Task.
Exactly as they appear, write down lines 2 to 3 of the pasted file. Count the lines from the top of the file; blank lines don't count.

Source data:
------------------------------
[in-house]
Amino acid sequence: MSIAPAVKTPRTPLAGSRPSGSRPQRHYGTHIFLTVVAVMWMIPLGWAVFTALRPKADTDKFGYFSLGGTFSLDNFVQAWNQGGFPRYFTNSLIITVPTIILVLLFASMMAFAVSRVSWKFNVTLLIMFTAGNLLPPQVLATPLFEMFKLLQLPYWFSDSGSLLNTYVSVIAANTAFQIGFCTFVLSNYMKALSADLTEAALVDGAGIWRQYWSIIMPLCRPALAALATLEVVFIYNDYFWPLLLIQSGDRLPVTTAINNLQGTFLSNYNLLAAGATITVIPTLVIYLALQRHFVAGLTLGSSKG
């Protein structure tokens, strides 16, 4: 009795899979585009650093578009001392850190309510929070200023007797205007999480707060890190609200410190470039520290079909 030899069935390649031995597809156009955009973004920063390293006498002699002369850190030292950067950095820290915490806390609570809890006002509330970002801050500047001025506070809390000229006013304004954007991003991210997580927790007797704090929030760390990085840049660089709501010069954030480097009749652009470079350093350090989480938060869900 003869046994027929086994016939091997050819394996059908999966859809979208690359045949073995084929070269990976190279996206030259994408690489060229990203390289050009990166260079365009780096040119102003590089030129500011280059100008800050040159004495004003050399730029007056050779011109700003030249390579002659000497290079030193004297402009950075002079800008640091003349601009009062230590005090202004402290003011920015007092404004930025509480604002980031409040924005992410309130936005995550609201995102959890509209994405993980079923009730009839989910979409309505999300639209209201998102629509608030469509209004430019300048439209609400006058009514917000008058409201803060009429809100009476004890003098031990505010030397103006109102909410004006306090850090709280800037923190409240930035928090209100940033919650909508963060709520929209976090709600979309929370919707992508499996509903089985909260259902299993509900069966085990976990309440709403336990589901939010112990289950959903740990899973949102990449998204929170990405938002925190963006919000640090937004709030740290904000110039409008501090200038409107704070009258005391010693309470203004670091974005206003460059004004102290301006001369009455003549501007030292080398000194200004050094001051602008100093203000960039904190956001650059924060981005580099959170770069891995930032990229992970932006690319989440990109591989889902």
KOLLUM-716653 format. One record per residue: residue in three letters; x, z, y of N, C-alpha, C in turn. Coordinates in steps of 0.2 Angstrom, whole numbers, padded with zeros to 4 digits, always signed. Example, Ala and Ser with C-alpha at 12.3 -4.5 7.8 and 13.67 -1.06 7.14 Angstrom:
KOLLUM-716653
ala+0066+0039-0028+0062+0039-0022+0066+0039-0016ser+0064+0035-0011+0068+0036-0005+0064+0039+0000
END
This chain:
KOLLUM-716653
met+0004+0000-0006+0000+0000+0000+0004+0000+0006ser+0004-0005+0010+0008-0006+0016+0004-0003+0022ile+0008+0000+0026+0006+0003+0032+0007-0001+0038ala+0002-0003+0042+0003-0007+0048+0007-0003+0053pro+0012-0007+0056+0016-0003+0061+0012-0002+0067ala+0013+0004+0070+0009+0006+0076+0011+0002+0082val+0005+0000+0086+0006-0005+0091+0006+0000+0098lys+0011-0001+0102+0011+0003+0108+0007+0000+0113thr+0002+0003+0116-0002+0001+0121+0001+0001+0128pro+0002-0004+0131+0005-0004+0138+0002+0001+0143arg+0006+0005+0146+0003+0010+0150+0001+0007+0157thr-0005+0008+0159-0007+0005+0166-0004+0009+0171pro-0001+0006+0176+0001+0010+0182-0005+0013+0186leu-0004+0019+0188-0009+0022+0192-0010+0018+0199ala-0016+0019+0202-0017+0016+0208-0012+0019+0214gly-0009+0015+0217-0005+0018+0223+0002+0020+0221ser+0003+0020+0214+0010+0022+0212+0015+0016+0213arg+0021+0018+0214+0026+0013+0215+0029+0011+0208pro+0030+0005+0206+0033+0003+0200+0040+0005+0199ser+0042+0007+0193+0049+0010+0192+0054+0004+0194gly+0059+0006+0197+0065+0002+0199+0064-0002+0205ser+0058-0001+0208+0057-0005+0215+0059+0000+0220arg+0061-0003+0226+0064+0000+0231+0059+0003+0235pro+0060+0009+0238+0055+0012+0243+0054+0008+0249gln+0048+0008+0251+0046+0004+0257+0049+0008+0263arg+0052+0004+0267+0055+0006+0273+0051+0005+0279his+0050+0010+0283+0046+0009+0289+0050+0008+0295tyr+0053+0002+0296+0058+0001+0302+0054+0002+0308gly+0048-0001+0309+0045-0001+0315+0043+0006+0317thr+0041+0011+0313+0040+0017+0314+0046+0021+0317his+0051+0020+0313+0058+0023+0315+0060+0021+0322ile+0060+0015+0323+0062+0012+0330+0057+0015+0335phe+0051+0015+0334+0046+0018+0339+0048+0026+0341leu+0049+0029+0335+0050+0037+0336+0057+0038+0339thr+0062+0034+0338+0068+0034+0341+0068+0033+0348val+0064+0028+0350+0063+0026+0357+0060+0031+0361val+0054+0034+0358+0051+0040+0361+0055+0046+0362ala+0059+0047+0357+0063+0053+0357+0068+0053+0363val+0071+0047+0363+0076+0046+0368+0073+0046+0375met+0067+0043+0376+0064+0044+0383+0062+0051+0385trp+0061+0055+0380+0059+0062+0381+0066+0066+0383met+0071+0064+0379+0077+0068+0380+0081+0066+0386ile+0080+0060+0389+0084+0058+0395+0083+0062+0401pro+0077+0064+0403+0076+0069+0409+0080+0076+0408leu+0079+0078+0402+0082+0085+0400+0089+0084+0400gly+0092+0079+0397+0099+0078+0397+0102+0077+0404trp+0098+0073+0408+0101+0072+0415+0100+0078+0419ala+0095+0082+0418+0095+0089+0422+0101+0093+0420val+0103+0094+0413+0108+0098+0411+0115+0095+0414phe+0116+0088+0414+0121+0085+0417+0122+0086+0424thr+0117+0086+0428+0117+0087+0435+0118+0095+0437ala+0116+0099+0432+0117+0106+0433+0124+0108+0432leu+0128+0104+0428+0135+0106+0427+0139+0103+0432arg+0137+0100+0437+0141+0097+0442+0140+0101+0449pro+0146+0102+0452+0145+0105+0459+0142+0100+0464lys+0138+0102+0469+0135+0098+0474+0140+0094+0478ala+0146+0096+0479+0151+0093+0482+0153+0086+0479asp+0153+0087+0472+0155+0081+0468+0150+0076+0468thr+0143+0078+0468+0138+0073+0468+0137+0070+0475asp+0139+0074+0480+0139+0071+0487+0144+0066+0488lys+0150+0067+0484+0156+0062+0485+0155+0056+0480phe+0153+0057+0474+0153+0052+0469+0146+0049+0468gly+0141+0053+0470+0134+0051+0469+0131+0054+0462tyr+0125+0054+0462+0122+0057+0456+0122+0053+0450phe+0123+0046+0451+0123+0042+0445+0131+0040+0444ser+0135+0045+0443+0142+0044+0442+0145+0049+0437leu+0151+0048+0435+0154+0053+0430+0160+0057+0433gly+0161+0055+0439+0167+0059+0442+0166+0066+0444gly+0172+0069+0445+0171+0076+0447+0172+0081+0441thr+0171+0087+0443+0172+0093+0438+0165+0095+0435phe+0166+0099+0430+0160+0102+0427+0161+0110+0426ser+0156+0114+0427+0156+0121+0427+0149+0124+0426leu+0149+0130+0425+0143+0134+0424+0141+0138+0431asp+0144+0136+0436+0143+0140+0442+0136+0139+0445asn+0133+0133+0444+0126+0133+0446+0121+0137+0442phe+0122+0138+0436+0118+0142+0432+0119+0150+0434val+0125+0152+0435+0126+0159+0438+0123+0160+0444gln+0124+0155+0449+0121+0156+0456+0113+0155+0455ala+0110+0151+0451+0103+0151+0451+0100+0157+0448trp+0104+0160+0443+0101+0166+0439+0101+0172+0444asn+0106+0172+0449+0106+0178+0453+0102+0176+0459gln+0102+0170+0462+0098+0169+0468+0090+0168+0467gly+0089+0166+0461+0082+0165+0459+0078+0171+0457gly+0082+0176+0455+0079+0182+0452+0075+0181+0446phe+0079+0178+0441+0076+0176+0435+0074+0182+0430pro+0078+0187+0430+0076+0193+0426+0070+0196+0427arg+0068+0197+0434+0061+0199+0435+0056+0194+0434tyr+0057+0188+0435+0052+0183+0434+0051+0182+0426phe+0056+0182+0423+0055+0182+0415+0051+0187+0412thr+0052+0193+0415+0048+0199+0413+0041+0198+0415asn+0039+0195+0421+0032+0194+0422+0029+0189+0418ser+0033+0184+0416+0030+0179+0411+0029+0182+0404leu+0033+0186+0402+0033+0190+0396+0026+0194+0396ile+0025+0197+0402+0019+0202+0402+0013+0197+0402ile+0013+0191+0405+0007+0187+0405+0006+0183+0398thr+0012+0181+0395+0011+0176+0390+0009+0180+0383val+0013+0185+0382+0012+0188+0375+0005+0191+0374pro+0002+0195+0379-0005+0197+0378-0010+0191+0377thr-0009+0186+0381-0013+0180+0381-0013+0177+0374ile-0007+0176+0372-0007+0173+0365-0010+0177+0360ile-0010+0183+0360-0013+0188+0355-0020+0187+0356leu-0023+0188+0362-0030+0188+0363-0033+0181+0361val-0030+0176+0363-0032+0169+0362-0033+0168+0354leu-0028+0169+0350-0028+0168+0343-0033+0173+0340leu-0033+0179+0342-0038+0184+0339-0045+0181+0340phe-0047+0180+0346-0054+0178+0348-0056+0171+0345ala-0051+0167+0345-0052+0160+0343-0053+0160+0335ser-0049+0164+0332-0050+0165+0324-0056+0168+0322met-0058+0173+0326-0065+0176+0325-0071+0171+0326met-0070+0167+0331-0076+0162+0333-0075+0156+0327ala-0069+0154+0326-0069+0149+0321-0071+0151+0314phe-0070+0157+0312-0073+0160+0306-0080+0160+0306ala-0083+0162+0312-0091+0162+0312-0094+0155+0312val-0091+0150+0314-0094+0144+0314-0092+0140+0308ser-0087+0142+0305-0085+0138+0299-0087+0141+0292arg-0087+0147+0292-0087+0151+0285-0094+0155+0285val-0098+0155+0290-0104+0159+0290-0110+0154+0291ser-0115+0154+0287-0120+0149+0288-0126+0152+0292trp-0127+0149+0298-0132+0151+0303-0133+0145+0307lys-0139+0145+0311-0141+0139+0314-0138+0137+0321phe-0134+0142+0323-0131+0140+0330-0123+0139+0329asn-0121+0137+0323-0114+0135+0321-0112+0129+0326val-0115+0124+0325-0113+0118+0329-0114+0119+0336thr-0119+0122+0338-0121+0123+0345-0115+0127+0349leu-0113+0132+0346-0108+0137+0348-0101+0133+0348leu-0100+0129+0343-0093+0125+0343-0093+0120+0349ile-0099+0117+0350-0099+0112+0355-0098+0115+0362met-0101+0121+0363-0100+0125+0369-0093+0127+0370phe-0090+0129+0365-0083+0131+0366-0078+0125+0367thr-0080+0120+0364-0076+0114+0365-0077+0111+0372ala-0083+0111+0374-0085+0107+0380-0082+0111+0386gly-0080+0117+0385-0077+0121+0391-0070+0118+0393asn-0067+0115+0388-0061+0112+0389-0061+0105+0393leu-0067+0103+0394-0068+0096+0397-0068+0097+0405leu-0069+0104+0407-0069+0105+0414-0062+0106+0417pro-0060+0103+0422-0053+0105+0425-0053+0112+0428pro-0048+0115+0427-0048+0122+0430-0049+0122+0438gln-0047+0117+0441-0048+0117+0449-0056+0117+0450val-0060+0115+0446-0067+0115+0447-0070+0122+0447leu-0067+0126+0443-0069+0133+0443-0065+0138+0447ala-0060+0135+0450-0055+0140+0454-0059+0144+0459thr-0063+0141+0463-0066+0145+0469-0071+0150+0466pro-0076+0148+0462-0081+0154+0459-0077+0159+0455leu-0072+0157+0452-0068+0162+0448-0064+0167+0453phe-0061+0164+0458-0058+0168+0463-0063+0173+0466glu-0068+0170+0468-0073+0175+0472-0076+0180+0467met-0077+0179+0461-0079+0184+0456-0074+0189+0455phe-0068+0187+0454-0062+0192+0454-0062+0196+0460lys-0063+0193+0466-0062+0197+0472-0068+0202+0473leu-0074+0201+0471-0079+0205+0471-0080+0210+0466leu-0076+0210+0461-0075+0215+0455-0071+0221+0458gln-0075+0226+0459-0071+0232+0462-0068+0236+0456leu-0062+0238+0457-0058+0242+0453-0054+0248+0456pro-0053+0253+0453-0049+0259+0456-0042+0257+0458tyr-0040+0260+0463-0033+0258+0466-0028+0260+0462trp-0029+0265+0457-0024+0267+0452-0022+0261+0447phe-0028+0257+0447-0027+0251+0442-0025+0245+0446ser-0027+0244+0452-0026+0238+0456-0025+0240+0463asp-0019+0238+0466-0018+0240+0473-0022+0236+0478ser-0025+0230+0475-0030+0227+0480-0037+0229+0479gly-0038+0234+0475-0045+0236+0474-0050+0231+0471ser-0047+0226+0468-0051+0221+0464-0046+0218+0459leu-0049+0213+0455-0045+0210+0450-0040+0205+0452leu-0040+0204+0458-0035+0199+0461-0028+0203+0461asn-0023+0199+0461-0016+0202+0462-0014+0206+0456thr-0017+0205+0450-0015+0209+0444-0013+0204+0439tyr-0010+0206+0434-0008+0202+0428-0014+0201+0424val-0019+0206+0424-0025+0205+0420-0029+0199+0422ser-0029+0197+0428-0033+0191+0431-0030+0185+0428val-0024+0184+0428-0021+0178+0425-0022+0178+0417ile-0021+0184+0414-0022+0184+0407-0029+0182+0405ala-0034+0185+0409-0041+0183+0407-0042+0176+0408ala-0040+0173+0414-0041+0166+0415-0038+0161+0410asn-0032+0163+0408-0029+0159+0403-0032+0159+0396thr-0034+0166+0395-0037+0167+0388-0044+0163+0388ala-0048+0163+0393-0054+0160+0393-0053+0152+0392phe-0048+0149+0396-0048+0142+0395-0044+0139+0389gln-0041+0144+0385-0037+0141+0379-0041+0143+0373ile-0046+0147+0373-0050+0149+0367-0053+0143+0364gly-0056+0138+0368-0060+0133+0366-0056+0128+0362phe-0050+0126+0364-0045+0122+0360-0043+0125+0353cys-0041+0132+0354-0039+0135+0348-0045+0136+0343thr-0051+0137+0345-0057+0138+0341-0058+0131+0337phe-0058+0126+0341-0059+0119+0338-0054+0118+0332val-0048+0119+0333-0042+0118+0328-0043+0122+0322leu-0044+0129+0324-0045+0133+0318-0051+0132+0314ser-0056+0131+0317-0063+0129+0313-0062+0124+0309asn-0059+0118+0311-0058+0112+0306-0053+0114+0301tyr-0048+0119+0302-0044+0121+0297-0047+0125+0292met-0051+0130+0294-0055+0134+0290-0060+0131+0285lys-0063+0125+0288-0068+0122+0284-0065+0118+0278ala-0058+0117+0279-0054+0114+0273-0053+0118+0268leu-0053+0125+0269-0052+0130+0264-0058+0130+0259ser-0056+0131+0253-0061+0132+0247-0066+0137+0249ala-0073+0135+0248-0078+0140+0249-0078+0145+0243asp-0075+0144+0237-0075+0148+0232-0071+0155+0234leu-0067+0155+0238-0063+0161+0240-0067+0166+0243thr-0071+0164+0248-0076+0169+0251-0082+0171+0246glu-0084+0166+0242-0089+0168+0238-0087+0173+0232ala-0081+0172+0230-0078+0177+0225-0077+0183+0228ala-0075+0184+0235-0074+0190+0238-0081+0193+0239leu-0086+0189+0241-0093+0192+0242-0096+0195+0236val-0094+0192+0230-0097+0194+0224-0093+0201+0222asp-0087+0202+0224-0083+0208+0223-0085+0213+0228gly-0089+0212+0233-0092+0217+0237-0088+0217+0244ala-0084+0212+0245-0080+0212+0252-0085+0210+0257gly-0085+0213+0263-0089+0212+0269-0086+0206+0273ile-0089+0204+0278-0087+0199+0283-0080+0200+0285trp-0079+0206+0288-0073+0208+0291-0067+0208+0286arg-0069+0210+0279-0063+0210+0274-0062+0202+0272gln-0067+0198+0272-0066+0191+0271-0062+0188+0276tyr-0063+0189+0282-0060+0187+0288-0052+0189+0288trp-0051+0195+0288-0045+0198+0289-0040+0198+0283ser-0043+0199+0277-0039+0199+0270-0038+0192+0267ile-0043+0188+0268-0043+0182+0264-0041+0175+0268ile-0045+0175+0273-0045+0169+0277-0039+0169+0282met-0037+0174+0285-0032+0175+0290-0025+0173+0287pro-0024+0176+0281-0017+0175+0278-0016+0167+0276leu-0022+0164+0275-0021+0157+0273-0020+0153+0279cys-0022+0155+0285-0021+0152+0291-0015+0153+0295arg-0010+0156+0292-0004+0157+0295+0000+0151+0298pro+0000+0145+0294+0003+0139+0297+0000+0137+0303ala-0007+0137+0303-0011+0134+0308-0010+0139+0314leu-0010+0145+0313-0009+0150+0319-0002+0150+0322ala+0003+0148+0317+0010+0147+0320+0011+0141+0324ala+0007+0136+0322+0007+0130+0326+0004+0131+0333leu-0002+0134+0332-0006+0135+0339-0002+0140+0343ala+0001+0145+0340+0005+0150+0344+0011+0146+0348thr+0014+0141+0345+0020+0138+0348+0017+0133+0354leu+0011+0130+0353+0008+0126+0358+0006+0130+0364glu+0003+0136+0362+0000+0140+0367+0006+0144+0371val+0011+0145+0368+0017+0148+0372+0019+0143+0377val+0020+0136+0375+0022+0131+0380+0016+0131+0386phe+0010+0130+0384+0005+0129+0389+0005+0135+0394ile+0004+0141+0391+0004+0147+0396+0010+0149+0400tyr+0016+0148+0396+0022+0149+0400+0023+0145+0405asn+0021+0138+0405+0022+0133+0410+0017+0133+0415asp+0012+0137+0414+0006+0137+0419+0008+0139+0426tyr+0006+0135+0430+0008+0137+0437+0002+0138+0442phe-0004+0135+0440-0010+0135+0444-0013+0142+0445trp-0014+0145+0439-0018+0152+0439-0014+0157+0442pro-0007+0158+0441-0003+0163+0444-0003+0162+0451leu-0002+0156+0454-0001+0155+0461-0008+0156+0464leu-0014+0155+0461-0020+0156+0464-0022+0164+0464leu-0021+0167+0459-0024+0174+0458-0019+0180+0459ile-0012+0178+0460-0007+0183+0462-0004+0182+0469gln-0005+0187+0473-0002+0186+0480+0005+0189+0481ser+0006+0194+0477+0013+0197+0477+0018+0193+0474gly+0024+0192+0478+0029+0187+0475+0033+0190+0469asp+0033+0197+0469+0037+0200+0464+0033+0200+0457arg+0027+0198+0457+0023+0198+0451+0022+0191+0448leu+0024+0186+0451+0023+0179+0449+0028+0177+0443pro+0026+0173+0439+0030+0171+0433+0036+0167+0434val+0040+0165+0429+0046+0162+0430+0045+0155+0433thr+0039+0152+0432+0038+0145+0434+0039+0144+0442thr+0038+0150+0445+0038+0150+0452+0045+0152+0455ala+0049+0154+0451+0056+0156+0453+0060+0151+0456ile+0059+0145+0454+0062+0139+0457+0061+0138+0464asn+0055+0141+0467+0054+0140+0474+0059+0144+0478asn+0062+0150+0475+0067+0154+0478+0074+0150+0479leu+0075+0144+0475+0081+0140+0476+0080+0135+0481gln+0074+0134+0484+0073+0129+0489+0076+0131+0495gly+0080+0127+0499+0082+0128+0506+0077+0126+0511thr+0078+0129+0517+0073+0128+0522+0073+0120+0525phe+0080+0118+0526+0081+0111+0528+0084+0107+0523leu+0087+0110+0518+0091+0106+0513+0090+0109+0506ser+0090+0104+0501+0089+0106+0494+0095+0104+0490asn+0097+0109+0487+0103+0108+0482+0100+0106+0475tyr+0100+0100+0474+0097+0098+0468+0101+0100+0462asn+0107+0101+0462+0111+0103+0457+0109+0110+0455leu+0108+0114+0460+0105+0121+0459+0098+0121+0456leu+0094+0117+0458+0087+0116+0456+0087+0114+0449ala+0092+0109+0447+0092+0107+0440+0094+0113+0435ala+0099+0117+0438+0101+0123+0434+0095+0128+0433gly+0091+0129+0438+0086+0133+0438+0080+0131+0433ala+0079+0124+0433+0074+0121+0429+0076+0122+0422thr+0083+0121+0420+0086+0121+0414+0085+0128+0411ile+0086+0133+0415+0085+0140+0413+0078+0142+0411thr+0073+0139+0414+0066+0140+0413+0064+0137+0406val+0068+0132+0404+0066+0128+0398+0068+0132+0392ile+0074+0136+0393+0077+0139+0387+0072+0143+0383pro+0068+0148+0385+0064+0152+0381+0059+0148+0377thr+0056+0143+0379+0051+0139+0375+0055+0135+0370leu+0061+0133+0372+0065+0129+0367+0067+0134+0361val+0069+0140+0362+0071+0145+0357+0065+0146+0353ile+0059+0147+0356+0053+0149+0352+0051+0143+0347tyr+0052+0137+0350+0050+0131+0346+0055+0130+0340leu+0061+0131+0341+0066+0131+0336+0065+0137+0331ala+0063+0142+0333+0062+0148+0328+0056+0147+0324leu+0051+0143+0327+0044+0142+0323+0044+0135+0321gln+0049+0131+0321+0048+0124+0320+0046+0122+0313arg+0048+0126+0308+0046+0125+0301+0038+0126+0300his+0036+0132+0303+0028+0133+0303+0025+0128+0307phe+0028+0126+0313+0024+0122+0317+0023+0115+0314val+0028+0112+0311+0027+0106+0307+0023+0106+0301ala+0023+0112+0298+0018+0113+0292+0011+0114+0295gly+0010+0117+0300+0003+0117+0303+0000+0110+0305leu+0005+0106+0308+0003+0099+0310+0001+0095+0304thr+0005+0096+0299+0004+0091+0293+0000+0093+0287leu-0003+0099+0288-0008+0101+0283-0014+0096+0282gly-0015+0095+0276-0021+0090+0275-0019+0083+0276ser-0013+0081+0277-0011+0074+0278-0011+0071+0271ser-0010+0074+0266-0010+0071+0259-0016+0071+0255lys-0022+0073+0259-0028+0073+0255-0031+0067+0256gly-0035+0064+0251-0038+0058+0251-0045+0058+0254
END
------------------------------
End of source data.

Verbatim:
Amino acid sequence: MSIAPAVKTPRTPLAGSRPSGSRPQRHYGTHIFLTVVAVMWMIPLGWAVFTALRPKADTDKFGYFSLGGTFSLDNFVQAWNQGGFPRYFTNSLIITVPTIILVLLFASMMAFAVSRVSWKFNVTLLIMFTAGNLLPPQVLATPLFEMFKLLQLPYWFSDSGSLLNTYVSVIAANTAFQIGFCTFVLSNYMKALSADLTEAALVDGAGIWRQYWSIIMPLCRPALAALATLEVVFIYNDYFWPLLLIQSGDRLPVTTAINNLQGTFLSNYNLLAAGATITVIPTLVIYLALQRHFVAGLTLGSSKG
């Protein structure tokens, strides 16, 4: 009795899979585009650093578009001392850190309510929070200023007797205007999480707060890190609200410190470039520290079909 030899069935390649031995597809156009955009973004920063390293006498002699002369850190030292950067950095820290915490806390609570809890006002509330970002801050500047001025506070809390000229006013304004954007991003991210997580927790007797704090929030760390990085840049660089709501010069954030480097009749652009470079350093350090989480938060869900 003869046994027929086994016939091997050819394996059908999966859809979208690359045949073995084929070269990976190279996206030259994408690489060229990203390289050009990166260079365009780096040119102003590089030129500011280059100008800050040159004495004003050399730029007056050779011109700003030249390579002659000497290079030193004297402009950075002079800008640091003349601009009062230590005090202004402290003011920015007092404004930025509480604002980031409040924005992410309130936005995550609201995102959890509209994405993980079923009730009839989910979409309505999300639209209201998102629509608030469509209004430019300048439209609400006058009514917000008058409201803060009429809100009476004890003098031990505010030397103006109102909410004006306090850090709280800037923190409240930035928090209100940033919650909508963060709520929209976090709600979309929370919707992508499996509903089985909260259902299993509900069966085990976990309440709403336990589901939010112990289950959903740990899973949102990449998204929170990405938002925190963006919000640090937004709030740290904000110039409008501090200038409107704070009258005391010693309470203004670091974005206003460059004004102290301006001369009455003549501007030292080398000194200004050094001051602008100093203000960039904190956001650059924060981005580099959170770069891995930032990229992970932006690319989440990109591989889902």